I’m no geography expert, but I didn’t think there were beaches in Atlanta. After reading Dan Holden’s post on ISS’ “Frequency X” blog, I am beginning to doubt this presumed truth. There MUST be beaches in Atlanta… I don’t see any other way that Holden and ISS could have their heads so deep in the sand.
November has been informally designated the “Month of Kernel Bugs” in security circles. The Month of Kernel Bugs began on November 1, with the publication of a vulnerability in Apple’s AirPort drivers. SecuriTeam blogs did an interview with LMH, who hosts the Month of Kernel Bugs project (aka MoKB); the text of our interview is below (after the jump).
Sunbelt’s recent Vector Markup Language (VML) vulnerability discovery has drawn some attention here on the blogs, and rightly so. The impact of the vulnerability is fairly significant and there are reports that malicious sites are exploiting the vulnerability to install malicious code of all sorts.
For those without perimeter/endpoint defenses to identify the exploit and those seeking additional assurances that the issue can be effectively blocked, I’d like to note some workarounds that I’ve found effective. The vulnerable component in this instance is vgx.dll. Microsoft has proposed three workarounds in Security Advisory 925568 that appear to be effective in blocking the attack, and another aimed at mitigating the attack.
Microsoft notes that reading e-mail in plain text is a mitigator against e-mail based attacks, but the attacks seen at this time are not e-mail based, to the best of my knowledge. You may disable access to vgx.dll by either un-registering it or blocking access with file system access control lists. Microsoft also suggests users of Windows XP SP2 disable binary and script behaviors within Internet Explorer. All of these workarounds are effective, and you should apply them if possible.
Some important guidance, however, is absent from the Microsoft advisory, and I’d like to raise it here.
While it still appears that few have been affected by attacks targeting the newly-reported Microsoft Word vulnerability, I’ve provided a registry script that can be deployed on Windows XP to eliminate the impact of the current malware targeting the vulnerability.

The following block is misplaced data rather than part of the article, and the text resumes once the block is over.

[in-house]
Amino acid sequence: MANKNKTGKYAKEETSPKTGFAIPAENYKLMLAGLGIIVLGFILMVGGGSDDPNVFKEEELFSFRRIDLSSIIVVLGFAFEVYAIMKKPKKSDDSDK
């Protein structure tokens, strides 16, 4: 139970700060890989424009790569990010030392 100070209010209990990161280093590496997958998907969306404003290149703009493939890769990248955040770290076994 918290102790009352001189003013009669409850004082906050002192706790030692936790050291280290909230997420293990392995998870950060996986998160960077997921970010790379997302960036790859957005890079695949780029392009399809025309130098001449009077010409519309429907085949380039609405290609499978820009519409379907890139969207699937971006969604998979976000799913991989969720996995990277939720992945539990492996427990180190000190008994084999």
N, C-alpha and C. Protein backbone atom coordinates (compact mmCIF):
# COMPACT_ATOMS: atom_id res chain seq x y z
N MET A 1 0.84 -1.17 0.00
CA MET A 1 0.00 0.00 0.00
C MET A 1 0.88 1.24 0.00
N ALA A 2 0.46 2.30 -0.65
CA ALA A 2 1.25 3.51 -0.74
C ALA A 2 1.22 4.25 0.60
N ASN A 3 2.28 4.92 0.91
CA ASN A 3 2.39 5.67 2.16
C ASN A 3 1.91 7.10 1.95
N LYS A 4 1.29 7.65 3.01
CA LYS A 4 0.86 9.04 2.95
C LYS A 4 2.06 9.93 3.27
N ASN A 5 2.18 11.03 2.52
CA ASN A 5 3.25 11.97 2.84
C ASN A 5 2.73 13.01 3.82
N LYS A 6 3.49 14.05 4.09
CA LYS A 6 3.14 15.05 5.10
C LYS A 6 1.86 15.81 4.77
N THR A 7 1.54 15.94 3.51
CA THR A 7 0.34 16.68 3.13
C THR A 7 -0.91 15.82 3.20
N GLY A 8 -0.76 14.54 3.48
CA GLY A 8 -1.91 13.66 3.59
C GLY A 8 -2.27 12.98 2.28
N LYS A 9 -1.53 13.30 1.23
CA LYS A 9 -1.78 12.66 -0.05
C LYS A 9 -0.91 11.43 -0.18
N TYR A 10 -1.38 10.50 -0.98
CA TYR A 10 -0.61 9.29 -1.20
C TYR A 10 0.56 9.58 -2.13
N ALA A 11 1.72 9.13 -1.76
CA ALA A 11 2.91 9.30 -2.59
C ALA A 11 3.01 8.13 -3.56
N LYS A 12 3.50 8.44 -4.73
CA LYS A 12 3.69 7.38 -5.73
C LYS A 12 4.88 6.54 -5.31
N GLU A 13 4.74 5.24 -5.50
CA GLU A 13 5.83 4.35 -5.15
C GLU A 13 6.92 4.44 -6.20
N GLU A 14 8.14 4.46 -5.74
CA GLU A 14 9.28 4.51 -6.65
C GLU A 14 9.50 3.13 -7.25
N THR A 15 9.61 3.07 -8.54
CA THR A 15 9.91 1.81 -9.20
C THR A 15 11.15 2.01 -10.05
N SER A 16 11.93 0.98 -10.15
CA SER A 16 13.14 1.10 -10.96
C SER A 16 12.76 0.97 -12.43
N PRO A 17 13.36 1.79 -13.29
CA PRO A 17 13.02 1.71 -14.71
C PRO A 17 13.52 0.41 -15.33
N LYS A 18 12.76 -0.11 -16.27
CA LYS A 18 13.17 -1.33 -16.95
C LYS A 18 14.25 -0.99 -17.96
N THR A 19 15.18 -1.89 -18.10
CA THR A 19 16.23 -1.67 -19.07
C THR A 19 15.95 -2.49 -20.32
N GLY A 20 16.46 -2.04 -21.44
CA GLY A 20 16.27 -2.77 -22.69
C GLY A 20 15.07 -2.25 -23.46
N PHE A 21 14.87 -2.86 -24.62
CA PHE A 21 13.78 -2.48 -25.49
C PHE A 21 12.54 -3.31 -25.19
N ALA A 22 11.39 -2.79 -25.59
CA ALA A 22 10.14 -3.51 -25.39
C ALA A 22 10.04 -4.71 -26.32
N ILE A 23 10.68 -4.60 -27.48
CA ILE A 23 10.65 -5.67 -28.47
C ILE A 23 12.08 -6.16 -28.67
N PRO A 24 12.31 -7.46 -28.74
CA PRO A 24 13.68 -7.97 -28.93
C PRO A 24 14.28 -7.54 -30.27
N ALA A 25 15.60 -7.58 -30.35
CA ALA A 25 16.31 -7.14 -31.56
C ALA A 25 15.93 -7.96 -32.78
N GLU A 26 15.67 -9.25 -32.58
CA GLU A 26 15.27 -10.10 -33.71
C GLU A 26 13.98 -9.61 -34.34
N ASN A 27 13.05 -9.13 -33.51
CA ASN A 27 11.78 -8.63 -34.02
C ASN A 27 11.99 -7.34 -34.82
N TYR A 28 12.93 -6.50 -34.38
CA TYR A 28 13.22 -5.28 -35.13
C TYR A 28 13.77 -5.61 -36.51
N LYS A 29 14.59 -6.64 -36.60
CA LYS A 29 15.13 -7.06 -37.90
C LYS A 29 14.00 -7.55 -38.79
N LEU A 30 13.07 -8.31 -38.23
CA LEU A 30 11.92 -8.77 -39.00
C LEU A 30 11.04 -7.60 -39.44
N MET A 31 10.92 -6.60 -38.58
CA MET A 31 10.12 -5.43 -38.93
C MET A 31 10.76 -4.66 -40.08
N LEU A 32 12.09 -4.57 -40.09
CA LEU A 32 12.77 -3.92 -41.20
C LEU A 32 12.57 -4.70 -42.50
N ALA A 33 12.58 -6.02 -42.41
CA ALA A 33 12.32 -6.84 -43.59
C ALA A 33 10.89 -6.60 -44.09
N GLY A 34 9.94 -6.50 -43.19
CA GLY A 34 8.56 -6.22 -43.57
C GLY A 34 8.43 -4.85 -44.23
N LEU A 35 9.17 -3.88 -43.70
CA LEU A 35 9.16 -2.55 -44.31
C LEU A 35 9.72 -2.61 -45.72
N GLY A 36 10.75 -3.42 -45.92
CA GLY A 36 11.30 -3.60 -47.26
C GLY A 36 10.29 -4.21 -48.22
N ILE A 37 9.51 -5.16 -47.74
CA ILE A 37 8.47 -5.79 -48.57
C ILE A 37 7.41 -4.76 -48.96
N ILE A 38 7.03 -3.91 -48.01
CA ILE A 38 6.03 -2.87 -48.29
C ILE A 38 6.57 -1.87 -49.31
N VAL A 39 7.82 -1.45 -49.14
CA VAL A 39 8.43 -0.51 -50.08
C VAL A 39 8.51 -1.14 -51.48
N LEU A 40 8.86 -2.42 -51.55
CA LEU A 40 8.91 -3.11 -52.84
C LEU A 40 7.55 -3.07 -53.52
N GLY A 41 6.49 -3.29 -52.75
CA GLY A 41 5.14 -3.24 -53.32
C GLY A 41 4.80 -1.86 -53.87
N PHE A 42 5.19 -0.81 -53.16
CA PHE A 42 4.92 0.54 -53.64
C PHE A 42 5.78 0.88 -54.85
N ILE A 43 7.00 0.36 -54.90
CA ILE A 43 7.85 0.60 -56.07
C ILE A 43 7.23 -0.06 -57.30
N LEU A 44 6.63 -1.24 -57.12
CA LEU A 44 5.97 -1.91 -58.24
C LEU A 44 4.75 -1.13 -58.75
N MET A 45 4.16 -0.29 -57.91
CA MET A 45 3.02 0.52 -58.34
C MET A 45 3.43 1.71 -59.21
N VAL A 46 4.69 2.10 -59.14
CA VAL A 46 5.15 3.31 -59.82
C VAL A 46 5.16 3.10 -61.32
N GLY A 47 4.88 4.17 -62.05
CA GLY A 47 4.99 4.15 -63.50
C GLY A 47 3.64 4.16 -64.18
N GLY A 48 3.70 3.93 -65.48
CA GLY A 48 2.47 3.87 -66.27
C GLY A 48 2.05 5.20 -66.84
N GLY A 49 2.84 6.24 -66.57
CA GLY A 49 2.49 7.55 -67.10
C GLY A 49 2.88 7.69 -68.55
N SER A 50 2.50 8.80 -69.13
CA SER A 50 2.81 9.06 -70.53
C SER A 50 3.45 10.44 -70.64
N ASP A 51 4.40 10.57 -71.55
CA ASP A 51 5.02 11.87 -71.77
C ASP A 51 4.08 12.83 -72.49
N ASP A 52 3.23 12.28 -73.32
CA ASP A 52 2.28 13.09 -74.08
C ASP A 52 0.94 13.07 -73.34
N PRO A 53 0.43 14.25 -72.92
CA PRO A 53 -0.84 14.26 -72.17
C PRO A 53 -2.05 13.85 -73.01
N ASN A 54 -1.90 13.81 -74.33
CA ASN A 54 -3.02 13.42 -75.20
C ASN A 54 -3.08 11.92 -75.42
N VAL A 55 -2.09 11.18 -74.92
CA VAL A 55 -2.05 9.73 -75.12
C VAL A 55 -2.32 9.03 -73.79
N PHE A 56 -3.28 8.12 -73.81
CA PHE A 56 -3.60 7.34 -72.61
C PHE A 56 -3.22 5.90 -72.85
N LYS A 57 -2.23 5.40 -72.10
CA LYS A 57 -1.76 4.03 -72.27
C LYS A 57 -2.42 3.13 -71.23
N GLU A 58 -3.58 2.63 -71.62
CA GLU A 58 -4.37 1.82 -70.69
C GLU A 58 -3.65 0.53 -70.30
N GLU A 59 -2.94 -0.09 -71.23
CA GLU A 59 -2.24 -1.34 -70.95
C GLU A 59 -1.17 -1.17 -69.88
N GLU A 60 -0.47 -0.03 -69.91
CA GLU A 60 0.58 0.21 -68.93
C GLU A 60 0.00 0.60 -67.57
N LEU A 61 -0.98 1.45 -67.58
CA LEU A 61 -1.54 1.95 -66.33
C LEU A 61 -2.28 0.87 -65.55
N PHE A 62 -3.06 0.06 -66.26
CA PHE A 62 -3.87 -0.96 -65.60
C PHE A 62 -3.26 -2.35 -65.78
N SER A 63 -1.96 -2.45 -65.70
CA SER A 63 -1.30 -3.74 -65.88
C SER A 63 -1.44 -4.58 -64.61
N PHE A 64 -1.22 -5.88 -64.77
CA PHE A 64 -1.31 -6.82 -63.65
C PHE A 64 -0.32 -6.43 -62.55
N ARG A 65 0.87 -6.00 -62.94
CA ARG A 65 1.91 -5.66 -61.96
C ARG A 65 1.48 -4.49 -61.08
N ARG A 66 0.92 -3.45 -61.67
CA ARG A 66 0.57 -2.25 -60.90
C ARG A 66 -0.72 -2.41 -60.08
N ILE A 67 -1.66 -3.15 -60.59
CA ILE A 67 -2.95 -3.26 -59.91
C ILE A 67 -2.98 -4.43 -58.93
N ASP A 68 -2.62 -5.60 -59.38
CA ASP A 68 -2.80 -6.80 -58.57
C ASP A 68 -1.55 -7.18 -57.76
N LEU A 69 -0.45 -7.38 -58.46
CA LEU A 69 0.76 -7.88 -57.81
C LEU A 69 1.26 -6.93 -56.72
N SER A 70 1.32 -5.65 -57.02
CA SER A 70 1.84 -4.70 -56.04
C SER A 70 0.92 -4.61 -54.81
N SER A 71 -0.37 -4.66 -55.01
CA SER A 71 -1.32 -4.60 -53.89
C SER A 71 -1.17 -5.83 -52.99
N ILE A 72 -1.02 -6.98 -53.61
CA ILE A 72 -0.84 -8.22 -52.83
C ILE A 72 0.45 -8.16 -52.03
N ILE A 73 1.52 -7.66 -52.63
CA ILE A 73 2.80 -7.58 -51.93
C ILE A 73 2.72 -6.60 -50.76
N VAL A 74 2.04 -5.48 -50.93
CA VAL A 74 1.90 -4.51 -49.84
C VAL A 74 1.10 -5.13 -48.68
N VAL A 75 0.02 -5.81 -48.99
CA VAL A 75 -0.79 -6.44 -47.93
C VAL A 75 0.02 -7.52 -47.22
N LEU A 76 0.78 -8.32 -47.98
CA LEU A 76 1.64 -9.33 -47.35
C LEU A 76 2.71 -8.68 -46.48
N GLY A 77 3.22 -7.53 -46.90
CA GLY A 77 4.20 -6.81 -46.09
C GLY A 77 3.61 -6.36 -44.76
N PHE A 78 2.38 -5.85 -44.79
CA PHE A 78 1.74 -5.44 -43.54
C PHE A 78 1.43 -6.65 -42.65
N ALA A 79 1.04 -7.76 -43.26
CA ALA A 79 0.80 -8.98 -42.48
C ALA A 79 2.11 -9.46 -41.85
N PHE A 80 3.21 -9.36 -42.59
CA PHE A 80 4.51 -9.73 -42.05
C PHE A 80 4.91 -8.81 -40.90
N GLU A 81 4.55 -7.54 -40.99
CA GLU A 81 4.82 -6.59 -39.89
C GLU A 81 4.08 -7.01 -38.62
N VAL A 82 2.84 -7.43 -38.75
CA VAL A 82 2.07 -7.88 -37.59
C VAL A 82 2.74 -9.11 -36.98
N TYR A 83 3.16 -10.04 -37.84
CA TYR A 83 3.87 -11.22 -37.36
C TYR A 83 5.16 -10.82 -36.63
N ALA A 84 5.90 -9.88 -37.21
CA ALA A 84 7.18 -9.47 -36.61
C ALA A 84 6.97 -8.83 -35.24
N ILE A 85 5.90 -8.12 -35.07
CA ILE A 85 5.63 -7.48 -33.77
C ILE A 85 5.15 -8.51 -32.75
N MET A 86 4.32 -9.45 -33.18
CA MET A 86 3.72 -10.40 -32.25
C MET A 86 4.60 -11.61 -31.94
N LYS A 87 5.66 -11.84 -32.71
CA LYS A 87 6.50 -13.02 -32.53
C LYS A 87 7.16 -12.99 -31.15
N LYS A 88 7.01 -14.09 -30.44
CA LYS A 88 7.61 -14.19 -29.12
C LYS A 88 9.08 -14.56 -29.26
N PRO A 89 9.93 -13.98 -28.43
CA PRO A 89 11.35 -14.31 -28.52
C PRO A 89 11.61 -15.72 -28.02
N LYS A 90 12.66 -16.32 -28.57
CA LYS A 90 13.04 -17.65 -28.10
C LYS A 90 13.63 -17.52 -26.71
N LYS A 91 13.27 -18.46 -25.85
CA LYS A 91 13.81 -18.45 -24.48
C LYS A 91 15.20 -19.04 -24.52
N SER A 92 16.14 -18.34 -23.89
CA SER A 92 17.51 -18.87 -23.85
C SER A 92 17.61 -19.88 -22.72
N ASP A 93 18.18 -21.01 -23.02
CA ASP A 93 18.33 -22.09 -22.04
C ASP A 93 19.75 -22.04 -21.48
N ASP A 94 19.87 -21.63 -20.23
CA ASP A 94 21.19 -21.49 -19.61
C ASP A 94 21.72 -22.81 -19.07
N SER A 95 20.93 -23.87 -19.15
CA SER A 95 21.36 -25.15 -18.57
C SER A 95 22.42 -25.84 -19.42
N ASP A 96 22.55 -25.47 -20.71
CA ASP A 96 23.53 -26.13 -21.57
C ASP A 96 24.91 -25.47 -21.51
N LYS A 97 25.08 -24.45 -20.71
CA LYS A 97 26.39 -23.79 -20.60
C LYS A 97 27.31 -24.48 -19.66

Microsoft’s Patch Tuesday has struck again. It seems, that in order to enjoy Microsoft’s recent patch days, one must really appreciate the oh-so-sweet smell of downplay.
Richard Smith recently posted on funsec about a possible security issue with Microsoft Outlook. This blog post details my initial findings on the issue, including information that indicates it may be more broad than previously thought.
A colleague of mine once used a term that seemed very fitting to a particular security process. He termed it what it was, in my opinion: a disgrace. That’s hard to say seriously without immediately thinking of the company that has, in the security space, re-defined what it means to be a disgrace: Oracle.
We’ve been hearing a lot about software distributors downplaying vulnerabilities in their code. It seems like a familiar tune. Gadi’s post hits on it. I talked about it two weeks ago after Mozilla managed to (yet again) severely downplay some trivially-exploitable vulnerabilities fixed by recent patches. Judging from this week’s Windows Media Player fiasco, the lesson hasn’t been learned.